Contrary to popular belief, there are however other uses of creatine other than muscle building. When we hear the word creatine we immediately think gym and muscle building but what most people don’t know is that creatine is not only about increasing muscle mass.  Creatine also has some other benefits you might not be aware of.  As anyone who’s ever pulled an all-nighter in the office knows, sleep deprivation has a negative effect on mental performance and mood. What you might not be aware of is that this is partially due to a drop in creatine levels in the brain. University College Chichester studies suggest that guzzling a creatine supplement can help to offset the decline in mental performance that normally happens when you’re short on sleep.[10]

In another study on a group of elite rugby players, researchers from the UK Sports Council found that creatine worked just as well as caffeine at wiping out the effects of sleep deprivation on performance during a simple rugby skill test[11]. So next time you might consider adding creatine to your breakfast shake instead of having that cup of coffee.  At Divine Ratio we understand the important role creatine can play in your fitness journey that is why we suggest you try our Creatine Pure.  It is perfect in assisting in sports that require quick, short bursts of energy like sprinting[12], so next time you feel like running a lap, grab your shaker, mix well and be on your way.

 

 

[1] https://www.healthline.com/nutrition/what-is-creatine

[2] https://www.menshealth.com/uk/building-muscle/a750240/what-is-creatine/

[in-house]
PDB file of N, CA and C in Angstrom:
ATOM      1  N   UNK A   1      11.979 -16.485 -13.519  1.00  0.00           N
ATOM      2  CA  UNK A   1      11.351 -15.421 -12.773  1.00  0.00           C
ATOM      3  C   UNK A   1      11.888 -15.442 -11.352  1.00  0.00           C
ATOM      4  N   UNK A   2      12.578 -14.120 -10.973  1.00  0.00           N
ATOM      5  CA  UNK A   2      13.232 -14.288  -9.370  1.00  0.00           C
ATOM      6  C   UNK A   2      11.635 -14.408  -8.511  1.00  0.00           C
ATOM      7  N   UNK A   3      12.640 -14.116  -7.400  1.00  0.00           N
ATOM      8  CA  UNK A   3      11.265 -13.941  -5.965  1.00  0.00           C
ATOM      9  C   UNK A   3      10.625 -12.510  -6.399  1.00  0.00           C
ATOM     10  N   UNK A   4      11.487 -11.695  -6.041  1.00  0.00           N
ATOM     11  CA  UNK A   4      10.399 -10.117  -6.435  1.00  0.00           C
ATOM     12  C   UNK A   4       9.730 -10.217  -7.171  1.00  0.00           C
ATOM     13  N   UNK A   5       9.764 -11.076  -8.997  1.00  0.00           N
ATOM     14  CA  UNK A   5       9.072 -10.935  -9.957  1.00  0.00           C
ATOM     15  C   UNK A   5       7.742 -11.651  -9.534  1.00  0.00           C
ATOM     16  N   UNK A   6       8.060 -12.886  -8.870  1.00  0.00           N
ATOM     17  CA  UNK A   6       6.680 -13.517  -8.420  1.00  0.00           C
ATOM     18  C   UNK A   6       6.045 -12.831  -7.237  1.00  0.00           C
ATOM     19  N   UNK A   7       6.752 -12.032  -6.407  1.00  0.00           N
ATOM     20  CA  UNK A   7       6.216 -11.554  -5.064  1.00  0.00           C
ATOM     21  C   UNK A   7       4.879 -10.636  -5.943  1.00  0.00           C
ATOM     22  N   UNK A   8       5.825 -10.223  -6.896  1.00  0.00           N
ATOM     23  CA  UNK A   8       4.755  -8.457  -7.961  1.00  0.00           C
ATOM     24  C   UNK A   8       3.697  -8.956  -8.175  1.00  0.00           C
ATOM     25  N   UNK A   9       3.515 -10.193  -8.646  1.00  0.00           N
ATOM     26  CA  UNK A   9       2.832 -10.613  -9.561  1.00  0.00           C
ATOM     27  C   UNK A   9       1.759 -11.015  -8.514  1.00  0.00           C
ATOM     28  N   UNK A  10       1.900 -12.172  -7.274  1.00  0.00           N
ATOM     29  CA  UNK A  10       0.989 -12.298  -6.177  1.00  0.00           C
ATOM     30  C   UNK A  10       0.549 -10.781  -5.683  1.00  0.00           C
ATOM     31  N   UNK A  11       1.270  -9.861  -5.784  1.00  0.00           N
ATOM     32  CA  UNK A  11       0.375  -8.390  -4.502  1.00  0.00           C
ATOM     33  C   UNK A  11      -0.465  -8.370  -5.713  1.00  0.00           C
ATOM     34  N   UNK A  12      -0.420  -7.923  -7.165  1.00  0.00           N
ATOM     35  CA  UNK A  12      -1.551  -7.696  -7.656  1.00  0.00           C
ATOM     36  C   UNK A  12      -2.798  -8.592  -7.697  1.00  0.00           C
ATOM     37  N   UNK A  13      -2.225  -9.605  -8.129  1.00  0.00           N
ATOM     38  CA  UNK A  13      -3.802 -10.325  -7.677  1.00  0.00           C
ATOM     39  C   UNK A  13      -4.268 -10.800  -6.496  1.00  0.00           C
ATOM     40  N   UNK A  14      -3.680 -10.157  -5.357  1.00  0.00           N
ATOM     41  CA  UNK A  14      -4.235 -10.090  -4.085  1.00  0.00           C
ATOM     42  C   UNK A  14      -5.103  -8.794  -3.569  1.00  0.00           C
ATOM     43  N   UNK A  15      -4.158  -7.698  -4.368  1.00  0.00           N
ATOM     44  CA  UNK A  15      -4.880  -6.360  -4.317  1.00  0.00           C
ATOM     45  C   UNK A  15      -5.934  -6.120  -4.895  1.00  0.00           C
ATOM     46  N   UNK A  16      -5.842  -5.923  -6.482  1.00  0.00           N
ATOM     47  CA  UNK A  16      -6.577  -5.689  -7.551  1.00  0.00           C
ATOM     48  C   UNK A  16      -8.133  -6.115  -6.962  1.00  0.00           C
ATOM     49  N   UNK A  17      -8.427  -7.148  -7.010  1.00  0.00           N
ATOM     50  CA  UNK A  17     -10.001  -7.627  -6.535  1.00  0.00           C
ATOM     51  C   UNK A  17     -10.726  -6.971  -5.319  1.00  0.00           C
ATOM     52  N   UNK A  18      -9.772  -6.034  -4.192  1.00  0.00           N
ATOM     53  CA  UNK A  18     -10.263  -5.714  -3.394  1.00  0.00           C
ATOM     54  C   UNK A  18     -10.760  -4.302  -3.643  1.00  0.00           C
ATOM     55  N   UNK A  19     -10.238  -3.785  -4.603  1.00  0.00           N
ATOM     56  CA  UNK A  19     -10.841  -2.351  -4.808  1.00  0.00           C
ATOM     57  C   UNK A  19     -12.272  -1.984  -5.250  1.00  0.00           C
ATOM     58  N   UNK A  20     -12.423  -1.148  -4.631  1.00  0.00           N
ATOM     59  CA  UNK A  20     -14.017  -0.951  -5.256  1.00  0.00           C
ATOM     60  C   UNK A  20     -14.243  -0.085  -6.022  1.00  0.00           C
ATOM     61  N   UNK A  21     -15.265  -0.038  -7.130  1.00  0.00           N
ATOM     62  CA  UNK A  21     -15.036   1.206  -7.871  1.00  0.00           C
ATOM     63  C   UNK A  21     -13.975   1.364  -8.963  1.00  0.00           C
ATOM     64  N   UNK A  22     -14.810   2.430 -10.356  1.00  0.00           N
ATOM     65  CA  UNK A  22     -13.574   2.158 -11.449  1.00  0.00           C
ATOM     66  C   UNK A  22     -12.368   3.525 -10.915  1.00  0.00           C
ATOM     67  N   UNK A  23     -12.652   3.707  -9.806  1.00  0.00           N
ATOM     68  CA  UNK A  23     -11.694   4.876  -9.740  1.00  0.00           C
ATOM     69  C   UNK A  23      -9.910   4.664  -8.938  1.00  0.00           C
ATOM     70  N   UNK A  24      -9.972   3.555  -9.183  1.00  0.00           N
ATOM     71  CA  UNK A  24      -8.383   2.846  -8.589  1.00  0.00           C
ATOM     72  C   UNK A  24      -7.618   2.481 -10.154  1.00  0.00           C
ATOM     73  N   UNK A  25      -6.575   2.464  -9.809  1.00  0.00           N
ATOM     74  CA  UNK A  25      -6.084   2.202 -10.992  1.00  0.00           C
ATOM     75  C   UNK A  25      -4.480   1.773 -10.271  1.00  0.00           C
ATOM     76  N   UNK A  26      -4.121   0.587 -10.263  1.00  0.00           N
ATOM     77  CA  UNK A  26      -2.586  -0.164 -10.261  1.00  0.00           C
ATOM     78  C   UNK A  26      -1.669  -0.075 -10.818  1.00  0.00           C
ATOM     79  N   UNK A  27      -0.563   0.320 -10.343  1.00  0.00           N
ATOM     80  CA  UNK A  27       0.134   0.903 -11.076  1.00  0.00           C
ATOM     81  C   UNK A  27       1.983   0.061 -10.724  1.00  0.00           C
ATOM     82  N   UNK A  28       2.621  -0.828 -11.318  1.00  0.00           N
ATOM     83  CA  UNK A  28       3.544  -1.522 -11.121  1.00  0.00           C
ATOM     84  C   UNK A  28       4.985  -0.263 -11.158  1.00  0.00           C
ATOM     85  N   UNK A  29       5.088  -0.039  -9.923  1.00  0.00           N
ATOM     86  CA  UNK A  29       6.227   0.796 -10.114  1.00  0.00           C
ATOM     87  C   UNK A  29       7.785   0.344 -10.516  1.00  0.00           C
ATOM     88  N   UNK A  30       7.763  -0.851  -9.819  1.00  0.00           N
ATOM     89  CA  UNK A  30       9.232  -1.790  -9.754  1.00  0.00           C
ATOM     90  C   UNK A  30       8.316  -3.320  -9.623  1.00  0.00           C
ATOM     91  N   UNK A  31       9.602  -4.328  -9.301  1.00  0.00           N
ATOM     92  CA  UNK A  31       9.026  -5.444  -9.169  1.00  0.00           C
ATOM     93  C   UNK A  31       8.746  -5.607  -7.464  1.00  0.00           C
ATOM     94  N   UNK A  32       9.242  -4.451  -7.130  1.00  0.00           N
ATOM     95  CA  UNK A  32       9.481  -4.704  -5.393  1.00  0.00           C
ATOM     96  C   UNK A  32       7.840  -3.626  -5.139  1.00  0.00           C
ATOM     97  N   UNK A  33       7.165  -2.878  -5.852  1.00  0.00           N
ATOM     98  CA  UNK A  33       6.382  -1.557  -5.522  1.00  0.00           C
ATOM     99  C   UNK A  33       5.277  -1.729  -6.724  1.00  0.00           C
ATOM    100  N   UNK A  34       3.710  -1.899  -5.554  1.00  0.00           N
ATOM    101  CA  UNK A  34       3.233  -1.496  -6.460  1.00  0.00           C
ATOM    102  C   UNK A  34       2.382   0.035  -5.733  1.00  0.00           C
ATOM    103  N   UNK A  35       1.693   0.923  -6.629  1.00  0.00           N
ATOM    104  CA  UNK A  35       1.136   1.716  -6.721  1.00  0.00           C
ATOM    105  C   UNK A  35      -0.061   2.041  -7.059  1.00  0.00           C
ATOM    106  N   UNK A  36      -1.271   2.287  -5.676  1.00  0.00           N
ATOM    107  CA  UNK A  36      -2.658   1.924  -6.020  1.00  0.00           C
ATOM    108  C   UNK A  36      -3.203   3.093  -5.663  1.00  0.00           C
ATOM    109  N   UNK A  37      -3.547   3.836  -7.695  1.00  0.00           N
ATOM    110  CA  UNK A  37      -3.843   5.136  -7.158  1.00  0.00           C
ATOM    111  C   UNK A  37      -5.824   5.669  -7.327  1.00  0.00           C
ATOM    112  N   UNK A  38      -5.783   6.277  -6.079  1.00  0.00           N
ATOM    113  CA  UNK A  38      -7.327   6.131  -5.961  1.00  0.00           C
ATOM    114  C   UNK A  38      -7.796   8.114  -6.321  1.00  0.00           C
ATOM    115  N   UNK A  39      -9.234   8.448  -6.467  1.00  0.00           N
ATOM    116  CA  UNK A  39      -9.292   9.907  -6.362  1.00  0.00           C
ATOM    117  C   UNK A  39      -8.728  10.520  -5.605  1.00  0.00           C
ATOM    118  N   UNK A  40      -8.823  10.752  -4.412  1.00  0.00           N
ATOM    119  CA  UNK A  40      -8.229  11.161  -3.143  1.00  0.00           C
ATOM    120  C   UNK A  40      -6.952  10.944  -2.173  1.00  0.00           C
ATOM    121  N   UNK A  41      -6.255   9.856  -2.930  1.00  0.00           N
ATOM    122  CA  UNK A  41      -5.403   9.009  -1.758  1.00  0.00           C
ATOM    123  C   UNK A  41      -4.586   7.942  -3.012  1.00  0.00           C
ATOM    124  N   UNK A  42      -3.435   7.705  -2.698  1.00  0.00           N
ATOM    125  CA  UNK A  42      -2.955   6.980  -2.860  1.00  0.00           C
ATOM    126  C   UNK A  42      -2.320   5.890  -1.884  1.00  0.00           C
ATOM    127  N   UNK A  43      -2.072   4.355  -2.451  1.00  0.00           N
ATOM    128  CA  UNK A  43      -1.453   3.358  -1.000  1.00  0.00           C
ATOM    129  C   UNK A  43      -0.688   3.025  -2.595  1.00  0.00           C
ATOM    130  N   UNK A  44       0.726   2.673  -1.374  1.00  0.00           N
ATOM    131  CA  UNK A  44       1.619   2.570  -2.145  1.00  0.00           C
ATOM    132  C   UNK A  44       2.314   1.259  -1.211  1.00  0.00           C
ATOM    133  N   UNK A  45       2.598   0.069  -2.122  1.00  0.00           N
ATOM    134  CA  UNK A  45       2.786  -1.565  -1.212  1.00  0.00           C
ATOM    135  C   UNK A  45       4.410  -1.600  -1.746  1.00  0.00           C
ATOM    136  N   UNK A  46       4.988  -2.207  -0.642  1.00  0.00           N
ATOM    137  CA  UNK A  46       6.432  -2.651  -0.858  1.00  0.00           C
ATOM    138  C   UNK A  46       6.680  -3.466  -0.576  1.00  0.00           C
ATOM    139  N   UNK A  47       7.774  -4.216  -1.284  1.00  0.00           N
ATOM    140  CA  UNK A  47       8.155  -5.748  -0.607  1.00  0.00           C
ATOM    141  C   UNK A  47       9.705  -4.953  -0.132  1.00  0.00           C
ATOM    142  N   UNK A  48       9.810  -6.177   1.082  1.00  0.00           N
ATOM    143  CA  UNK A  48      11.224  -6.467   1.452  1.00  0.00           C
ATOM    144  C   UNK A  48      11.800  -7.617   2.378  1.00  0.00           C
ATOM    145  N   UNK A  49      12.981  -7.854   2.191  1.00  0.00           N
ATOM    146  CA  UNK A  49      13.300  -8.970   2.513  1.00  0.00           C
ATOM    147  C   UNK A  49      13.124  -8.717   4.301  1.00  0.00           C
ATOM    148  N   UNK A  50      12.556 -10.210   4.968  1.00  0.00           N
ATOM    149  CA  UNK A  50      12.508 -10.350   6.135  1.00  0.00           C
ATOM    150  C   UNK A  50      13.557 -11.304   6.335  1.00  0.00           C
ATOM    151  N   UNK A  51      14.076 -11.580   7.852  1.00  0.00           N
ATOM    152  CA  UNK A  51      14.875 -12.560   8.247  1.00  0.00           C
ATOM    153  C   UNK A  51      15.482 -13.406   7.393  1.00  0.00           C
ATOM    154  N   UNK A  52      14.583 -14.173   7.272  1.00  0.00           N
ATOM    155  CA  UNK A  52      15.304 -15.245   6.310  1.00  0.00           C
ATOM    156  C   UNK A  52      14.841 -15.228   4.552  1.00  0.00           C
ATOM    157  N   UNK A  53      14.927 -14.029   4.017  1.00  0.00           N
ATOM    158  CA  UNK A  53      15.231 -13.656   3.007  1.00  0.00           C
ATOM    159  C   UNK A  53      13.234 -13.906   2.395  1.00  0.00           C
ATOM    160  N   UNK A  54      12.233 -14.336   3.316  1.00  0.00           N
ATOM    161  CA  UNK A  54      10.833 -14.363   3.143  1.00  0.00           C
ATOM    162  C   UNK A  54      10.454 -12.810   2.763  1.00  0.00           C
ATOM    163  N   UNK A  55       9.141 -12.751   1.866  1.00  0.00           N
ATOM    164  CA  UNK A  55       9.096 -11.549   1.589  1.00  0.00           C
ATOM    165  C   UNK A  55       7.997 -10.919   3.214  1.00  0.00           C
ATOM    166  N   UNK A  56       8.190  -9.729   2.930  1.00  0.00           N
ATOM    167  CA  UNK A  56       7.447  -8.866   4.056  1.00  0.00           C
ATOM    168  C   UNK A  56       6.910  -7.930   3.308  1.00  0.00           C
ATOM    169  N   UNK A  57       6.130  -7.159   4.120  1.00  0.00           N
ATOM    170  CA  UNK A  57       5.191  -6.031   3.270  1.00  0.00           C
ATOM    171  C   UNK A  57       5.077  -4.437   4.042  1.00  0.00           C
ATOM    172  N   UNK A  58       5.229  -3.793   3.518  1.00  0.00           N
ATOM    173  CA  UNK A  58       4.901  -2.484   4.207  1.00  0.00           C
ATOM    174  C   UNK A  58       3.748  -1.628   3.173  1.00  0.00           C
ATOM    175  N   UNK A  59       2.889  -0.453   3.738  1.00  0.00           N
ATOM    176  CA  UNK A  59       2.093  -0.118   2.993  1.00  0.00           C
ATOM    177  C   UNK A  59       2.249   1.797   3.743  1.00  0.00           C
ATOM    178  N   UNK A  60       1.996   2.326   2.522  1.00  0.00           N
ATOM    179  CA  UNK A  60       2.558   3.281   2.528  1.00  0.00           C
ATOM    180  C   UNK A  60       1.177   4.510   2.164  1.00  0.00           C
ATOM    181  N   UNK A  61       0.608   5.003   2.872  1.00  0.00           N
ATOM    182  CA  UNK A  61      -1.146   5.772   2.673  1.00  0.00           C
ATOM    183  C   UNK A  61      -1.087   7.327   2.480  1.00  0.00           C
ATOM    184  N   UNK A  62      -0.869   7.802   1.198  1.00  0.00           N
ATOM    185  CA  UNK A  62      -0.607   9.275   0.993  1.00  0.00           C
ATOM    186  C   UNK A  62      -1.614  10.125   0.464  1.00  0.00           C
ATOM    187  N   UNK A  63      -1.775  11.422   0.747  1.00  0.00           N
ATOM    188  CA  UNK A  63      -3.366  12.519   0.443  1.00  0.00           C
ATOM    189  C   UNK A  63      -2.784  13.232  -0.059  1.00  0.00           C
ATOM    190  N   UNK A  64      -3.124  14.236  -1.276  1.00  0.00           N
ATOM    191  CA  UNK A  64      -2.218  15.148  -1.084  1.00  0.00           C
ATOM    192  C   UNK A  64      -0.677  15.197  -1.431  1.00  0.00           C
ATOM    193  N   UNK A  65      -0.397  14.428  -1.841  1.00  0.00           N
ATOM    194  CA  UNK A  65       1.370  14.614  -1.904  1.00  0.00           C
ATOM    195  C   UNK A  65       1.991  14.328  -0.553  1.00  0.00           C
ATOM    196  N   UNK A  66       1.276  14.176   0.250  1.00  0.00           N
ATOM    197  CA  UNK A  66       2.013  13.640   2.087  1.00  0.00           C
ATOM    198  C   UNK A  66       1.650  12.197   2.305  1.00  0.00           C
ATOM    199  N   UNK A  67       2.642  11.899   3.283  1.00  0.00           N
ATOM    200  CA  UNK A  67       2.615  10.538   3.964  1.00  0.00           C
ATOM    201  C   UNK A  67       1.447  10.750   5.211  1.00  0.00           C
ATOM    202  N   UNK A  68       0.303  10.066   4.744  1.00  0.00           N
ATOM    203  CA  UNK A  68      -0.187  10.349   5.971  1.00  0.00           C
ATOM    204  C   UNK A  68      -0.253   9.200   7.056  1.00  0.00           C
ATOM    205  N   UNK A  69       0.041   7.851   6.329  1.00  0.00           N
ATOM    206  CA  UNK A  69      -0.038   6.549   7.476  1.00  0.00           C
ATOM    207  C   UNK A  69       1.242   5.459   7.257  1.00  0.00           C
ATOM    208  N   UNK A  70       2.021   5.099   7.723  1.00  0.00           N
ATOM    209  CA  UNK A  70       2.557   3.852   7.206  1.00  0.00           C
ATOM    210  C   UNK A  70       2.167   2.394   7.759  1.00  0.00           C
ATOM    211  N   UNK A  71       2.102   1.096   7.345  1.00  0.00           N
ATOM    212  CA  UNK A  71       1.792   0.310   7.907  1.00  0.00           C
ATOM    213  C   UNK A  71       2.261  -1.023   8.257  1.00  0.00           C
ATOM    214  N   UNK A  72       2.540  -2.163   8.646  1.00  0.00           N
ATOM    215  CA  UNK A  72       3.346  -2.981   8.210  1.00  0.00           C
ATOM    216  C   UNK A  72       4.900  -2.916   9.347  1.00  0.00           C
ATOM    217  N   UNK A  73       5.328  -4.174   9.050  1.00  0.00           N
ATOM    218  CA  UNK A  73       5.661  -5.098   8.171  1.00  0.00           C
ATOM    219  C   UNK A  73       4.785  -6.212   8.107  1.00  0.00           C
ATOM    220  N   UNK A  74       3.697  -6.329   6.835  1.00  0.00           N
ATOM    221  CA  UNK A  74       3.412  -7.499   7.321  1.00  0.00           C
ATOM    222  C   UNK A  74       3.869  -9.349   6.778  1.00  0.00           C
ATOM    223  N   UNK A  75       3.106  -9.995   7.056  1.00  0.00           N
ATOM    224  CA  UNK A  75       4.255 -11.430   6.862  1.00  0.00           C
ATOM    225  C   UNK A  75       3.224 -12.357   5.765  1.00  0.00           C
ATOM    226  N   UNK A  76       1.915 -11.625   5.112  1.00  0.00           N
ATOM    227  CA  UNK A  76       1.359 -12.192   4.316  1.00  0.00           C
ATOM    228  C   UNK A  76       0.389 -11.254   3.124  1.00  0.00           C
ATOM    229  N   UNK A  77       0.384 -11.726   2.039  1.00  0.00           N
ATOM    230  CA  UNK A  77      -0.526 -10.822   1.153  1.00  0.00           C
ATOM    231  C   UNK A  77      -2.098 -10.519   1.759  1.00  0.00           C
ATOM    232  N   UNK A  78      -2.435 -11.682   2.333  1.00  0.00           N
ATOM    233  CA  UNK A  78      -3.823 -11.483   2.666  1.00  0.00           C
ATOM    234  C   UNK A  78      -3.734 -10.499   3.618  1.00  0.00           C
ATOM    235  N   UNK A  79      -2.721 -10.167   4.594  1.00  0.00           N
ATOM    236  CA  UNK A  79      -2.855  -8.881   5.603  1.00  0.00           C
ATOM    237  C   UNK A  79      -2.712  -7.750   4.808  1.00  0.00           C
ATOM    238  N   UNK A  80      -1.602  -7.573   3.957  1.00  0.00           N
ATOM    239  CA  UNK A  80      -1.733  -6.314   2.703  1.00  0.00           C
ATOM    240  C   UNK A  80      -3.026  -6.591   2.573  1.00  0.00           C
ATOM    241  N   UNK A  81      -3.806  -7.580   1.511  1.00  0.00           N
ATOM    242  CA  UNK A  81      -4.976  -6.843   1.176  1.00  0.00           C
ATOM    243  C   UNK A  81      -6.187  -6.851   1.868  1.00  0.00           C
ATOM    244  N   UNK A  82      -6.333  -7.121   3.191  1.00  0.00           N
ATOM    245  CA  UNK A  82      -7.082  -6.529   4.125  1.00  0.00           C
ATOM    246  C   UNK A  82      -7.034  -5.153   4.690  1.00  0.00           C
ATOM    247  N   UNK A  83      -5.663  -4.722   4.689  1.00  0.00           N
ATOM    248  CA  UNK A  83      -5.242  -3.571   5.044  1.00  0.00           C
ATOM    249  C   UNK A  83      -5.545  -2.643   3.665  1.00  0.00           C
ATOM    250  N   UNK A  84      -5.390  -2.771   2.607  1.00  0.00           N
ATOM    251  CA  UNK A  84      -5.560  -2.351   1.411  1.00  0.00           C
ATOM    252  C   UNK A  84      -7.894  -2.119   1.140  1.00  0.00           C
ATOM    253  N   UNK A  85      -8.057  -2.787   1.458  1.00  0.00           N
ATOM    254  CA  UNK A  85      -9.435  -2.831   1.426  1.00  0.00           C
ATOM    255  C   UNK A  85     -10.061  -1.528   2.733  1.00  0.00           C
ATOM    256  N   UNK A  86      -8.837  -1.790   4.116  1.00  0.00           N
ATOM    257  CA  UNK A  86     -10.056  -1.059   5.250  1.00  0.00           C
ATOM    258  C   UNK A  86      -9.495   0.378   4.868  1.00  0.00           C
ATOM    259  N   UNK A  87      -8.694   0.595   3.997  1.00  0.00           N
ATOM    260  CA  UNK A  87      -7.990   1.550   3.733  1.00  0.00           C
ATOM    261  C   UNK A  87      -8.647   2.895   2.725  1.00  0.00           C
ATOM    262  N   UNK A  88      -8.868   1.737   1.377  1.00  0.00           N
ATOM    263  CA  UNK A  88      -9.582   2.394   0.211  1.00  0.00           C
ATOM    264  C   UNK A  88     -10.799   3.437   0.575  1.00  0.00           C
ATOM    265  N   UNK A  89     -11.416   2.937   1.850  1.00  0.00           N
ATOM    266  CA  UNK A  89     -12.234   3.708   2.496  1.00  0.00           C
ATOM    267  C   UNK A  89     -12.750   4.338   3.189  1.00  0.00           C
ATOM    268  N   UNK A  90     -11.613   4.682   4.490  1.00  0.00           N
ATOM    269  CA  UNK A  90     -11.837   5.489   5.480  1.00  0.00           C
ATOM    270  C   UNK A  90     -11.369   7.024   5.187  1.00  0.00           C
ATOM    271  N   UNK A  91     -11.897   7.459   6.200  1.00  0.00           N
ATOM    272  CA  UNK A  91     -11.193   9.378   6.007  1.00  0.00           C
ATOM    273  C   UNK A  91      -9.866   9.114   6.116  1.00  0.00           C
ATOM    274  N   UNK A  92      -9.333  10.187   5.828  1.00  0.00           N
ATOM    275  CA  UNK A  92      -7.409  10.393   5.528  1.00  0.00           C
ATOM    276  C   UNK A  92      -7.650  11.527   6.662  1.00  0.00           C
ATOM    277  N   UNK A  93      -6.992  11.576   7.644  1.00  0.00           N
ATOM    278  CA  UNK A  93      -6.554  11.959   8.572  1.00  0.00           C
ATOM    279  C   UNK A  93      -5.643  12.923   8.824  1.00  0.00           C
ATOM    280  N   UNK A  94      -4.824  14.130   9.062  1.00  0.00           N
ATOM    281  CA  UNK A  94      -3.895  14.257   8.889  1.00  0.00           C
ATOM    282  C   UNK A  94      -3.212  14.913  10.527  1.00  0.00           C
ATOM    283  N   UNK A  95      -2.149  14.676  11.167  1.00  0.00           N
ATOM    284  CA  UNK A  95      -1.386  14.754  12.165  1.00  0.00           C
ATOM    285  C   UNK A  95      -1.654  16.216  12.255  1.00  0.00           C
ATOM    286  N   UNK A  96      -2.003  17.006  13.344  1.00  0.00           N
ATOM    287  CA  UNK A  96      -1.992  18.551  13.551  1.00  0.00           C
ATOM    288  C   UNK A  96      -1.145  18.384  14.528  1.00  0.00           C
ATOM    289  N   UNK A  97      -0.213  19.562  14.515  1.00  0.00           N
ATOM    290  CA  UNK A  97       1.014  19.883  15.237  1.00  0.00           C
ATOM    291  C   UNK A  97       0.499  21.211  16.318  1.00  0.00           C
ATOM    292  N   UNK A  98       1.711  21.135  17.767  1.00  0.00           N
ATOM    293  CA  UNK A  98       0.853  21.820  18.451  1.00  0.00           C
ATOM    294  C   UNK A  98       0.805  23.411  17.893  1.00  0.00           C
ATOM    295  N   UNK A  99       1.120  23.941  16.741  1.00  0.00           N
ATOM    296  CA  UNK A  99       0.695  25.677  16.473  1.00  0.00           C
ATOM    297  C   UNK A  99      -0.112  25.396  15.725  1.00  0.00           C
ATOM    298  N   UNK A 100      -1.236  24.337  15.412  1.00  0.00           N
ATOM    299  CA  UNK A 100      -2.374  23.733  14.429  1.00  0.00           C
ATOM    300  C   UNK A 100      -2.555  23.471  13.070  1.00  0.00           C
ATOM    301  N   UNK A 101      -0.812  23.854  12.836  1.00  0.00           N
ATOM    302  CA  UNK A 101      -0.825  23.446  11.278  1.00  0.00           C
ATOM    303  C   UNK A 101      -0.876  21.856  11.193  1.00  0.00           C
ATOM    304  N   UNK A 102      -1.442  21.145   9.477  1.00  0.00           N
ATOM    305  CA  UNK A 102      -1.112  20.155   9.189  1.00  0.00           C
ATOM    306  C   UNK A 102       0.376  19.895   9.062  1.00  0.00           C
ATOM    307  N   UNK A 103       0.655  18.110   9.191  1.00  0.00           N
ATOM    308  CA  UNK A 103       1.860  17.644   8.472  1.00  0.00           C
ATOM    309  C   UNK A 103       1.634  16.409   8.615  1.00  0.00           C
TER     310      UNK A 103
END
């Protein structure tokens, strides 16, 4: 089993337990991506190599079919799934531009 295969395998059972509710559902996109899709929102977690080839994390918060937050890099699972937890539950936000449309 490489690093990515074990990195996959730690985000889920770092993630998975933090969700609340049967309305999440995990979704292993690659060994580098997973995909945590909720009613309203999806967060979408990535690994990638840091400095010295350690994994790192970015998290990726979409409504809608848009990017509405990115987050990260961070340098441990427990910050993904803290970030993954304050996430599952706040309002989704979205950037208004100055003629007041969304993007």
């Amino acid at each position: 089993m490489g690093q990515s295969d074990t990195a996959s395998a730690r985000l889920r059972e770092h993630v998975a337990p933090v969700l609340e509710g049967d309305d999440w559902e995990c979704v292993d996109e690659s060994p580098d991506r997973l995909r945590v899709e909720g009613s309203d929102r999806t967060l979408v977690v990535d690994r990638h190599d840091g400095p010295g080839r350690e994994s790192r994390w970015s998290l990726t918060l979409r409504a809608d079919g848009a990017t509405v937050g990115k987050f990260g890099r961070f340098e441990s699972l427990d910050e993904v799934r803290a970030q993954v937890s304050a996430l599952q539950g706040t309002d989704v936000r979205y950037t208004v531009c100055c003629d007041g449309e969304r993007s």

[3] https://www.healthline.com/nutrition/what-is-creatine#how-it-works

[4] https://www.menshealth.com/uk/building-muscle/a750240/what-is-creatine/

[5] Hultman E, Bergstrom J, Spreit L, Soderlund K: Energy metabolism and fatigue. In Biochemistry of Exercise VII Edited by: Taylor A, Goll- nick PD, Green H. Human Kinetics: Champaign, IL; 1990:73-92.

[6]  Hultman E, Bergstrom J, Spreit L, Soderlund K: Energy metabolism and fatigue. In Biochemistry of Exercise VII Edited by: Taylor A, Goll- nick PD, Green H. Human Kinetics: Champaign, IL; 1990:73-92.

 

[7] G.L. Close, D.L. Hamilton, A. Philp, L.M. Burke, J.P. Morton. New strategies in sports nutrition to increase exercise performance. Free Radical Biology and Medicine, 98, 144-158.

[8] G.L. Close, D.L. Hamilton, A. Philp, L.M. Burke, J.P. Morton. New strategies in sports nutrition to increase exercise performance. Free Radical Biology and Medicine, 98, 144-158.

[9] https://www.menshealth.com/uk/building-muscle/a750240/what-is-creatine/

[10] https://www.menshealth.com/uk/building-muscle/a750240/what-is-creatine/

[11] https://www.menshealth.com/uk/building-muscle/a750240/what-is-creatine/

[12] https://divineratio.co.za/product/creatine/